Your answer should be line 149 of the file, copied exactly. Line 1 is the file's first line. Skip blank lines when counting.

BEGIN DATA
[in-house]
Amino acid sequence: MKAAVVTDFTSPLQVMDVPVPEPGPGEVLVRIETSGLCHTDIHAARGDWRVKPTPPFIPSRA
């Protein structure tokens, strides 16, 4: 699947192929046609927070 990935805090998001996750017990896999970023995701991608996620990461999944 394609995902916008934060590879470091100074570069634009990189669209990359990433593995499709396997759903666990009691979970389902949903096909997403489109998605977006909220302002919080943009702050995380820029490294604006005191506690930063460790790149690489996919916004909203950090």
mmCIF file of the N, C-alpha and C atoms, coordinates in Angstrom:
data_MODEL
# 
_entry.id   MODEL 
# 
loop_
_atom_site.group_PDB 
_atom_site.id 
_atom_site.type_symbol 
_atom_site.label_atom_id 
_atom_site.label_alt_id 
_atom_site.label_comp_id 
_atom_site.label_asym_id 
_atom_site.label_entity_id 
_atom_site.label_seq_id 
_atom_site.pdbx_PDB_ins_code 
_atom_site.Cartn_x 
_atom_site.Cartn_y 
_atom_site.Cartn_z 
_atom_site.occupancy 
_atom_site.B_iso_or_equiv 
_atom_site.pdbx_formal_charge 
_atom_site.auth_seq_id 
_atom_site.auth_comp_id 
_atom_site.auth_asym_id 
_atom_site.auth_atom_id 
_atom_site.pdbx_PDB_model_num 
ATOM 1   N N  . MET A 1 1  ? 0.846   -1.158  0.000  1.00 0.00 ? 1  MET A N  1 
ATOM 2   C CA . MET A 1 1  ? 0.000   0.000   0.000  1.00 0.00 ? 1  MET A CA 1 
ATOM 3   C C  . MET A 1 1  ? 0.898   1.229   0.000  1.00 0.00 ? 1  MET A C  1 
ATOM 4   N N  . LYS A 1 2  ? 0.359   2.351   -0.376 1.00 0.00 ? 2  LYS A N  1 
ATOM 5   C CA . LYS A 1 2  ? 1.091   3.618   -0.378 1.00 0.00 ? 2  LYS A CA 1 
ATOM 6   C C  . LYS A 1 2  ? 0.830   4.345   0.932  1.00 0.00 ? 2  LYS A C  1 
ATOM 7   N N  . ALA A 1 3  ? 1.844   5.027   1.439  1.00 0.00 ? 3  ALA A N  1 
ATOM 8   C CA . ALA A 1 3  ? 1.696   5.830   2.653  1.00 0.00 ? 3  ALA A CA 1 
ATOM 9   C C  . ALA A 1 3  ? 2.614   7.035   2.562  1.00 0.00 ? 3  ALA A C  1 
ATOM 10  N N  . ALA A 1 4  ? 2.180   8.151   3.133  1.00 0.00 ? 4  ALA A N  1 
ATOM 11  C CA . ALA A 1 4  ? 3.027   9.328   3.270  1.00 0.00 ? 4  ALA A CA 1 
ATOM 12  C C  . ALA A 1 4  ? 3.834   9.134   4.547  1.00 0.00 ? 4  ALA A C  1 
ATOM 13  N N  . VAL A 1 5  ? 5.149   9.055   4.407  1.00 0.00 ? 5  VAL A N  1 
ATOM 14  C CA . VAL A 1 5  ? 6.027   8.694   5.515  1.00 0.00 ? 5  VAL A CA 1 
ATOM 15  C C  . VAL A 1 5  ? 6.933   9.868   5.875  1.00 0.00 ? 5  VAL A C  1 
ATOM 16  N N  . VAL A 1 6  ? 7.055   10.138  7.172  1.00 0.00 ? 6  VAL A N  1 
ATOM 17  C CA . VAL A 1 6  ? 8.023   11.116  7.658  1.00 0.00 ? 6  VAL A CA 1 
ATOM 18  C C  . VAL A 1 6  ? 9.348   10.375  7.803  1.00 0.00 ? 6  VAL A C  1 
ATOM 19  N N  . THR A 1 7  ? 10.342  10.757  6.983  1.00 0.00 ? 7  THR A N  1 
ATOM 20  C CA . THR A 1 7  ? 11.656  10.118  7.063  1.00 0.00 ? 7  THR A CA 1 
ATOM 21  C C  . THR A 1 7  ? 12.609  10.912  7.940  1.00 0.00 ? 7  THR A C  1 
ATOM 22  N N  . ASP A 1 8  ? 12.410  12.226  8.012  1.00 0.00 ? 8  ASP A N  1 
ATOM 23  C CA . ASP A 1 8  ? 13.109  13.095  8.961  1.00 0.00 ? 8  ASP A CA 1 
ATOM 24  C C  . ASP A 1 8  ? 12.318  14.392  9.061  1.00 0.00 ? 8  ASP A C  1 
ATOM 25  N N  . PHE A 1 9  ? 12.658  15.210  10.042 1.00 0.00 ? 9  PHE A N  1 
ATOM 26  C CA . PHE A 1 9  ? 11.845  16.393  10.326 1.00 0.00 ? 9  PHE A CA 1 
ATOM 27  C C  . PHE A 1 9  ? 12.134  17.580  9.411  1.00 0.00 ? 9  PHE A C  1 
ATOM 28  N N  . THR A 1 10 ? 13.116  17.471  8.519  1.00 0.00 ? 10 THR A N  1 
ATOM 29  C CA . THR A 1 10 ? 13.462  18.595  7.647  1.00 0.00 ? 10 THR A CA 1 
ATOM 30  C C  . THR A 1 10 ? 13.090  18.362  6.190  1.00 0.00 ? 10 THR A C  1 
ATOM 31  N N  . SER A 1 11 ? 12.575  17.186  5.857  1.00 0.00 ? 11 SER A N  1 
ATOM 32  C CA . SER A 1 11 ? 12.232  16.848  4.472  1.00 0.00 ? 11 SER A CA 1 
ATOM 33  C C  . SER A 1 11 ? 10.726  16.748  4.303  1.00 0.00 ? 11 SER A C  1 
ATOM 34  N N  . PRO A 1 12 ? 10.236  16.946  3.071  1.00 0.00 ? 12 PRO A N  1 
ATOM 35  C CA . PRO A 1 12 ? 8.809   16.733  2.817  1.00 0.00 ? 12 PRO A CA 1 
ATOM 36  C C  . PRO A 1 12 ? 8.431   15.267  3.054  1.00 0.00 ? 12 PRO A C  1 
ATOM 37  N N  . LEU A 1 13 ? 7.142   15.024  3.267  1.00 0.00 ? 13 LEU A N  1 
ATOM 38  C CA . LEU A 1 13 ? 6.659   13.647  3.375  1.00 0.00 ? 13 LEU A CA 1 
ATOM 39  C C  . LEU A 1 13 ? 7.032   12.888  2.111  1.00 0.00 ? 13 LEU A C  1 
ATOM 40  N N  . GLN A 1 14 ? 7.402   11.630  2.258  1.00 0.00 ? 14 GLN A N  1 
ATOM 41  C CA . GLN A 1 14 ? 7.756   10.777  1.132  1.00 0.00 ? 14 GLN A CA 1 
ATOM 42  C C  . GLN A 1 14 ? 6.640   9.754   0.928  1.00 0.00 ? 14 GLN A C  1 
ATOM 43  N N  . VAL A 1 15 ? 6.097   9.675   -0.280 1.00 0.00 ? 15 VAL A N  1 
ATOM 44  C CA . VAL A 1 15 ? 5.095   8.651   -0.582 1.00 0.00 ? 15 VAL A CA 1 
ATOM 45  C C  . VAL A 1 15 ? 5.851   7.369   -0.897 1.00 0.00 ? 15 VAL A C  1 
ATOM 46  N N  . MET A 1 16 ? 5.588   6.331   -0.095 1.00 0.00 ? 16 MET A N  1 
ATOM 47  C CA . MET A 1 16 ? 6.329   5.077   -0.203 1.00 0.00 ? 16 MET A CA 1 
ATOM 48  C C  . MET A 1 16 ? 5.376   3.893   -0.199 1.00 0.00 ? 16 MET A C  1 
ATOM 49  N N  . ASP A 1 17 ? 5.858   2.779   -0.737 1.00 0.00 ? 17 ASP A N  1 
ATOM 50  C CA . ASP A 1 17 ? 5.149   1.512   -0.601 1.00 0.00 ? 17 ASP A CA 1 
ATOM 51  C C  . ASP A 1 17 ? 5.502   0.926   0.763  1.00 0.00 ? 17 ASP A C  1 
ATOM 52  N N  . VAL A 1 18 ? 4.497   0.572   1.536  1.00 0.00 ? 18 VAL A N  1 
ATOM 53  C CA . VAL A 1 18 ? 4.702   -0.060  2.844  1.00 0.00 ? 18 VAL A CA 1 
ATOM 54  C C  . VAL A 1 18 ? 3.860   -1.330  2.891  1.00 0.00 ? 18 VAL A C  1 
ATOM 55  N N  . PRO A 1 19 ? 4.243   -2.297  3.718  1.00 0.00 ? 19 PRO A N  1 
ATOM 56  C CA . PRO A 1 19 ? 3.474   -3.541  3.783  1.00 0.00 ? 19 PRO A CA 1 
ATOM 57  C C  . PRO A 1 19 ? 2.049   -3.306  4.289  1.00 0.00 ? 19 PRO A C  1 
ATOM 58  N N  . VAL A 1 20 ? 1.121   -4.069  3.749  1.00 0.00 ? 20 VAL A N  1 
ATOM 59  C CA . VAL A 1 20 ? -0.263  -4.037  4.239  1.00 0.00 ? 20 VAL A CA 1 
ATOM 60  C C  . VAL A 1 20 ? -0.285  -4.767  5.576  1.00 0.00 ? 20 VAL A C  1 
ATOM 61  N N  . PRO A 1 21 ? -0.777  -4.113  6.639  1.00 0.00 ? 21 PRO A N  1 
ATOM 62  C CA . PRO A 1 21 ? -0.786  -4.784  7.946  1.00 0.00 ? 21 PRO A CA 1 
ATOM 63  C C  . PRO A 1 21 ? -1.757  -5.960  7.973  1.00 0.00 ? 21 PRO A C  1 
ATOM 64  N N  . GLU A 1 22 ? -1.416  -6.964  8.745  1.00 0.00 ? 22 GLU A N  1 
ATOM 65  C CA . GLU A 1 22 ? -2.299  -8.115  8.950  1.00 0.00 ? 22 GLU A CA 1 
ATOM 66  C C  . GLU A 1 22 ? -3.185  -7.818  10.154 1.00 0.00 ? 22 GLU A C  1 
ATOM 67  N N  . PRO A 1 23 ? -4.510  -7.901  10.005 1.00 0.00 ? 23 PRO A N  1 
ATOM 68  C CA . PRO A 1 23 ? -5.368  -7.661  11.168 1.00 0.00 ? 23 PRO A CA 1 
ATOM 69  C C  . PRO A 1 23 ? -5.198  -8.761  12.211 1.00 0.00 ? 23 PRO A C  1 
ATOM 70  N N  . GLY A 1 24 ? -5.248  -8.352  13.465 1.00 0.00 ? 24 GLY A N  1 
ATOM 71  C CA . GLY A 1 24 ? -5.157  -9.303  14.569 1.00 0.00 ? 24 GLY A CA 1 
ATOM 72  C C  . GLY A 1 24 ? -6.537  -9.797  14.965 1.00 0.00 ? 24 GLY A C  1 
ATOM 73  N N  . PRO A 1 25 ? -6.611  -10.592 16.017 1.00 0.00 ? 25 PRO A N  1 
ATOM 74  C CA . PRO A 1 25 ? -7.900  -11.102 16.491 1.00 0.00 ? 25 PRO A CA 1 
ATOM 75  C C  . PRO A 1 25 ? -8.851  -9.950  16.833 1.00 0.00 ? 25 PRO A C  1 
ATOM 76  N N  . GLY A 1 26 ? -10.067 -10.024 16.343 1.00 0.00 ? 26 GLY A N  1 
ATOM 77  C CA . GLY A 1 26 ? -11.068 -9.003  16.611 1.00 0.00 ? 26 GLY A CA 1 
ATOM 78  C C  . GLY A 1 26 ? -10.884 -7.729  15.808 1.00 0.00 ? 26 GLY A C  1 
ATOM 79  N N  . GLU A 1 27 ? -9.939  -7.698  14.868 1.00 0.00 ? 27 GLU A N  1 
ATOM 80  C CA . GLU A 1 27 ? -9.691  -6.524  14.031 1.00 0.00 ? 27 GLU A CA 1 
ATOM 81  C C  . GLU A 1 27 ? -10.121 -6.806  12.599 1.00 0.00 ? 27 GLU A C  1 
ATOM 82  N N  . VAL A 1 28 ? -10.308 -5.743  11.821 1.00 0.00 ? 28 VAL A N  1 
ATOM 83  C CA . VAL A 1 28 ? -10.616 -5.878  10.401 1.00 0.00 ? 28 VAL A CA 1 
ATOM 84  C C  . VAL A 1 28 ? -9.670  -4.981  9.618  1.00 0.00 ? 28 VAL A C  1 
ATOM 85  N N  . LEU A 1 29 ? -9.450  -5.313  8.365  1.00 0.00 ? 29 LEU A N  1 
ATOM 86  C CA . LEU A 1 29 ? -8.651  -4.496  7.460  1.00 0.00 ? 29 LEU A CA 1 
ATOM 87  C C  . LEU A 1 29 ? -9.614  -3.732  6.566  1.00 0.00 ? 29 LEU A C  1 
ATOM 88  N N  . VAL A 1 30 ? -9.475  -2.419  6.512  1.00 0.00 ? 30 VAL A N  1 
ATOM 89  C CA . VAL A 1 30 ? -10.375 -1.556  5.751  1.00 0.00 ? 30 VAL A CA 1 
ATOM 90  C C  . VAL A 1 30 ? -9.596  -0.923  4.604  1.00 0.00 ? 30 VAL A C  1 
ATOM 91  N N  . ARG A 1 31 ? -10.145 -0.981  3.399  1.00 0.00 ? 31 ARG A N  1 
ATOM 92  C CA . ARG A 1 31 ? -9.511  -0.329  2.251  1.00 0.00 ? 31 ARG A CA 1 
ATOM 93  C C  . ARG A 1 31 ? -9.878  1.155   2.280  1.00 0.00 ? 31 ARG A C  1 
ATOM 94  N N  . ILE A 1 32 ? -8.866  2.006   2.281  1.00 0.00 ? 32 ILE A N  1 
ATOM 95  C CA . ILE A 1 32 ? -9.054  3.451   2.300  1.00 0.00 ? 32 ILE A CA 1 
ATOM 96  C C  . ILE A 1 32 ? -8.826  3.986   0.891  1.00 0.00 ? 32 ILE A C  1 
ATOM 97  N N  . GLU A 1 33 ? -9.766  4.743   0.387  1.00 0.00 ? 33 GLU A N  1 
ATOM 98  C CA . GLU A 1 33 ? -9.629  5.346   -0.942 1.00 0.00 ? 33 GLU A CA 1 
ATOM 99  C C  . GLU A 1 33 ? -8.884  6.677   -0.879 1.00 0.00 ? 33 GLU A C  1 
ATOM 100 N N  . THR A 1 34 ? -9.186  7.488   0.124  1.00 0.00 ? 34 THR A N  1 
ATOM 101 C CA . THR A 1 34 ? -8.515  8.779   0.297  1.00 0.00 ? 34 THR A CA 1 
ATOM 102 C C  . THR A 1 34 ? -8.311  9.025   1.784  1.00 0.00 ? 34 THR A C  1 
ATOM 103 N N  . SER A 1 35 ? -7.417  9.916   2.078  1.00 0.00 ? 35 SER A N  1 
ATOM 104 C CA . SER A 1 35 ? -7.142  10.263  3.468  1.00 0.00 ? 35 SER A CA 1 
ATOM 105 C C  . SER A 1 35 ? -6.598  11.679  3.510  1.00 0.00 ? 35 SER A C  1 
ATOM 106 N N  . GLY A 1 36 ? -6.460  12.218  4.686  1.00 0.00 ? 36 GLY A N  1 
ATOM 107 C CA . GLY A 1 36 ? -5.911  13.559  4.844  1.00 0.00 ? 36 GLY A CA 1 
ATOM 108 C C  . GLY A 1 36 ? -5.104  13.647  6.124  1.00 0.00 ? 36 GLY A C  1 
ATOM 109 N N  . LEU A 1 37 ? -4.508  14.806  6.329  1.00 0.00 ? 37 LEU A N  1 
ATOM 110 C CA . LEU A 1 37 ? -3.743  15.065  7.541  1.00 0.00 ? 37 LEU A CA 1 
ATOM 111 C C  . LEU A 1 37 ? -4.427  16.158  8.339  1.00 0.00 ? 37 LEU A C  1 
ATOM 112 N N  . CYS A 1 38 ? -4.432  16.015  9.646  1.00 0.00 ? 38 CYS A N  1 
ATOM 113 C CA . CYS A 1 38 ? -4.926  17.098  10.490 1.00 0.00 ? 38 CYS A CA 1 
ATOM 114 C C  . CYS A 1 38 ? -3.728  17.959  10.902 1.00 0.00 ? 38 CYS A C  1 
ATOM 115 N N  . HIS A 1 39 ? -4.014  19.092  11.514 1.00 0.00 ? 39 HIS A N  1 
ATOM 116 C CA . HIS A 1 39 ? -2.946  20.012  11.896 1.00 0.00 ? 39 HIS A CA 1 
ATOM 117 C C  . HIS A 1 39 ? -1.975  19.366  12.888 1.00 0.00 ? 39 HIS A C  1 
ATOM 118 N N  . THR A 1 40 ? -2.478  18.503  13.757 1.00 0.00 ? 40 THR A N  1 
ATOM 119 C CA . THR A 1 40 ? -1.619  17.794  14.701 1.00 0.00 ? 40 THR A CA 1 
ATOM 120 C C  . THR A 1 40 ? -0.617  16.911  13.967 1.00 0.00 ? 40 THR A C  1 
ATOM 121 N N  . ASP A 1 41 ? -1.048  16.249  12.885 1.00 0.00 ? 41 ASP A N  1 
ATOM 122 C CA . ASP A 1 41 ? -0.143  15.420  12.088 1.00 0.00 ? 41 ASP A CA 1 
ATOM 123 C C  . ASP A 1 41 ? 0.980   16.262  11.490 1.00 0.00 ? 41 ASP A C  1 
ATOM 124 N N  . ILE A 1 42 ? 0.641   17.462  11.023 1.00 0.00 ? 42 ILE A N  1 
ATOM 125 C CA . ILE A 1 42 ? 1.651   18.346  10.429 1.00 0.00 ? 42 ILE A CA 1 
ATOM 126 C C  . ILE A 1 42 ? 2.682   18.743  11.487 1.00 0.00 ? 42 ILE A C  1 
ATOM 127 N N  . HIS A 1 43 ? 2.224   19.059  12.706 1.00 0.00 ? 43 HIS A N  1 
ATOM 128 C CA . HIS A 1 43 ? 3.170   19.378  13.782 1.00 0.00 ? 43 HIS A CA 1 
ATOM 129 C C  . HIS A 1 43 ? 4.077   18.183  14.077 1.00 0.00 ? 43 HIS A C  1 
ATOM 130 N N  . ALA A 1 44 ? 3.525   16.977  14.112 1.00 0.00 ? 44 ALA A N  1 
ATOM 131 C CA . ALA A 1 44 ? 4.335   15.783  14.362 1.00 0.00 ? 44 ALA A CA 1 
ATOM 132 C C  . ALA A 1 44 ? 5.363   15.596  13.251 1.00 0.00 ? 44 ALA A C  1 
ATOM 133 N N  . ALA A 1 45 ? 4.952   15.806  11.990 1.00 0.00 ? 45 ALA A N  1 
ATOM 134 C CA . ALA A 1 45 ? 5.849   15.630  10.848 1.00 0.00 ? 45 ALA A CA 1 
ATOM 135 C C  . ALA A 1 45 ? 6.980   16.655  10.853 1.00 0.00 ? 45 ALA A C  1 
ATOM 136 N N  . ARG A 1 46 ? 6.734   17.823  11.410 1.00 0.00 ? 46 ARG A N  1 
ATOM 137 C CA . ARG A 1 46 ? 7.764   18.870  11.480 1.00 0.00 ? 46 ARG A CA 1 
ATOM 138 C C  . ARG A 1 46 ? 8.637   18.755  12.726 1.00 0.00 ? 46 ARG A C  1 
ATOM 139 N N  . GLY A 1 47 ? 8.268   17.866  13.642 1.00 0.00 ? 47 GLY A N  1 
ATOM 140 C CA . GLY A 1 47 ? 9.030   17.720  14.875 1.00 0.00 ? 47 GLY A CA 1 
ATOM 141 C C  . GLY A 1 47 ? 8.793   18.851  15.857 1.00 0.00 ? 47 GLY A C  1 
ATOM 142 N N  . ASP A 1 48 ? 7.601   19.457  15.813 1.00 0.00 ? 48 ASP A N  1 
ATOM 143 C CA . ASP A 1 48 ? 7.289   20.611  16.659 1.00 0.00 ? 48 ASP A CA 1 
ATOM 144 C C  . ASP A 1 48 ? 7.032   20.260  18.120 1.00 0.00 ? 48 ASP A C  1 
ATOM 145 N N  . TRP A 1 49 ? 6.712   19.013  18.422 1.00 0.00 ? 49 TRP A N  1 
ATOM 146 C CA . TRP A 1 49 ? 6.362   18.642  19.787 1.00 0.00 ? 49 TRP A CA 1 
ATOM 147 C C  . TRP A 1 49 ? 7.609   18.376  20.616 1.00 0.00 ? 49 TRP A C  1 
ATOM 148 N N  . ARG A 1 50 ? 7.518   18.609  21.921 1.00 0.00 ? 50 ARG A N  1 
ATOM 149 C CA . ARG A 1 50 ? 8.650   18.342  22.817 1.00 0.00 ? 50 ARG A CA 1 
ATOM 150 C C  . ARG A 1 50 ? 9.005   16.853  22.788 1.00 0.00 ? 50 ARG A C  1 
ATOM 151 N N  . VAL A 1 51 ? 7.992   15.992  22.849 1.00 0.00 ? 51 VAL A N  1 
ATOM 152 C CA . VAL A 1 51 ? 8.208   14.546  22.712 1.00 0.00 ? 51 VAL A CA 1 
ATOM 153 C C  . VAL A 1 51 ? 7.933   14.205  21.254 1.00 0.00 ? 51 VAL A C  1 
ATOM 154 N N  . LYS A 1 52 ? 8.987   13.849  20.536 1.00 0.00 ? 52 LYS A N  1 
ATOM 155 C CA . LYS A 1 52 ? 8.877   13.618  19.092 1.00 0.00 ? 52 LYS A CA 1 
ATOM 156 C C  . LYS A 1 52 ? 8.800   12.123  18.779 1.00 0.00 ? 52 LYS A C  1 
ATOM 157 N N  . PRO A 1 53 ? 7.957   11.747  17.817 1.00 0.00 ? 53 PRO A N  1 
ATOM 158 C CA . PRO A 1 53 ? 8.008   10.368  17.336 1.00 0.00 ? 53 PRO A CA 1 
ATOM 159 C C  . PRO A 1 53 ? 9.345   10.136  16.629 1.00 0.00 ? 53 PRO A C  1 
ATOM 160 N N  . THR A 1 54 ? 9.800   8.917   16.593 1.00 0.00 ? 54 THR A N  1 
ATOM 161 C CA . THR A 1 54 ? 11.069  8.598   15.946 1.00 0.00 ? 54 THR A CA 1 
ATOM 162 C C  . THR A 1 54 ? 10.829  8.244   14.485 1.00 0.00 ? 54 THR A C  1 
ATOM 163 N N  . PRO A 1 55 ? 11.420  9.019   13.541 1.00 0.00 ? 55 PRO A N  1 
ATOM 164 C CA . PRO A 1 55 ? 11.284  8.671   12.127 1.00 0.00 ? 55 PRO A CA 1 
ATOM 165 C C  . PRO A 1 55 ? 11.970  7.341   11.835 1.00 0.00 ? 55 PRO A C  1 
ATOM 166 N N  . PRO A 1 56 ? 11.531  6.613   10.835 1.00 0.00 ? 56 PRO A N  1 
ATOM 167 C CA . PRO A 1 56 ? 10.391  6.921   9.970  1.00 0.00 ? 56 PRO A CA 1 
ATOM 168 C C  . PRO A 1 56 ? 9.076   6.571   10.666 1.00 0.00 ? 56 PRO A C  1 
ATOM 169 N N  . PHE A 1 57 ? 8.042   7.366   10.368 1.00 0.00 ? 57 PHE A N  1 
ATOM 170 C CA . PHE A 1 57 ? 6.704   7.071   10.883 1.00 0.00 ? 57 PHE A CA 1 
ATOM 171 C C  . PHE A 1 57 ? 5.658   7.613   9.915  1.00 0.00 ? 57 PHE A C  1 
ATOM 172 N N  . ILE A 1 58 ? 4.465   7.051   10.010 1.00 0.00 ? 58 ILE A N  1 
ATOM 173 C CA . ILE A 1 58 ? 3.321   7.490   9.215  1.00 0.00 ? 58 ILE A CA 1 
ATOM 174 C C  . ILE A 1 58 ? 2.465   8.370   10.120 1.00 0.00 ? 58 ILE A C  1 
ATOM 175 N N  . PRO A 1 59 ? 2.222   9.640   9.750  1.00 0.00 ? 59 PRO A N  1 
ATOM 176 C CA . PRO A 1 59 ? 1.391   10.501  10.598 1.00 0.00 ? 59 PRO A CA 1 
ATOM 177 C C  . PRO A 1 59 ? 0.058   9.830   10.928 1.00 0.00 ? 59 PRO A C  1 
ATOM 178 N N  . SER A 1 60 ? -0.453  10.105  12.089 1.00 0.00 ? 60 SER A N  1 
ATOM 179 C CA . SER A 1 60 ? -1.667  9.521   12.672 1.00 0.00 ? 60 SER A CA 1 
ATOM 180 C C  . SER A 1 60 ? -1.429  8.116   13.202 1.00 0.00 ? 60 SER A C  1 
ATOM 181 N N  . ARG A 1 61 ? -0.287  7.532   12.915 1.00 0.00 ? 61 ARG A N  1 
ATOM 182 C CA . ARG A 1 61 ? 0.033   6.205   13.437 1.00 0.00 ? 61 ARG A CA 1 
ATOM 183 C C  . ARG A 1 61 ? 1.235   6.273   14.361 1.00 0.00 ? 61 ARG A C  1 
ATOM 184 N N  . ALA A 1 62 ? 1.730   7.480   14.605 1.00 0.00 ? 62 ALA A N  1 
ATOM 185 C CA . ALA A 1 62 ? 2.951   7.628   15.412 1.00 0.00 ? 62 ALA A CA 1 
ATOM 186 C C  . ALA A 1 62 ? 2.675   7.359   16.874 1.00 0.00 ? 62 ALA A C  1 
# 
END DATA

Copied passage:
ATOM 119 C CA . THR A 1 40 ? -1.619  17.794  14.701 1.00 0.00 ? 40 THR A CA 1 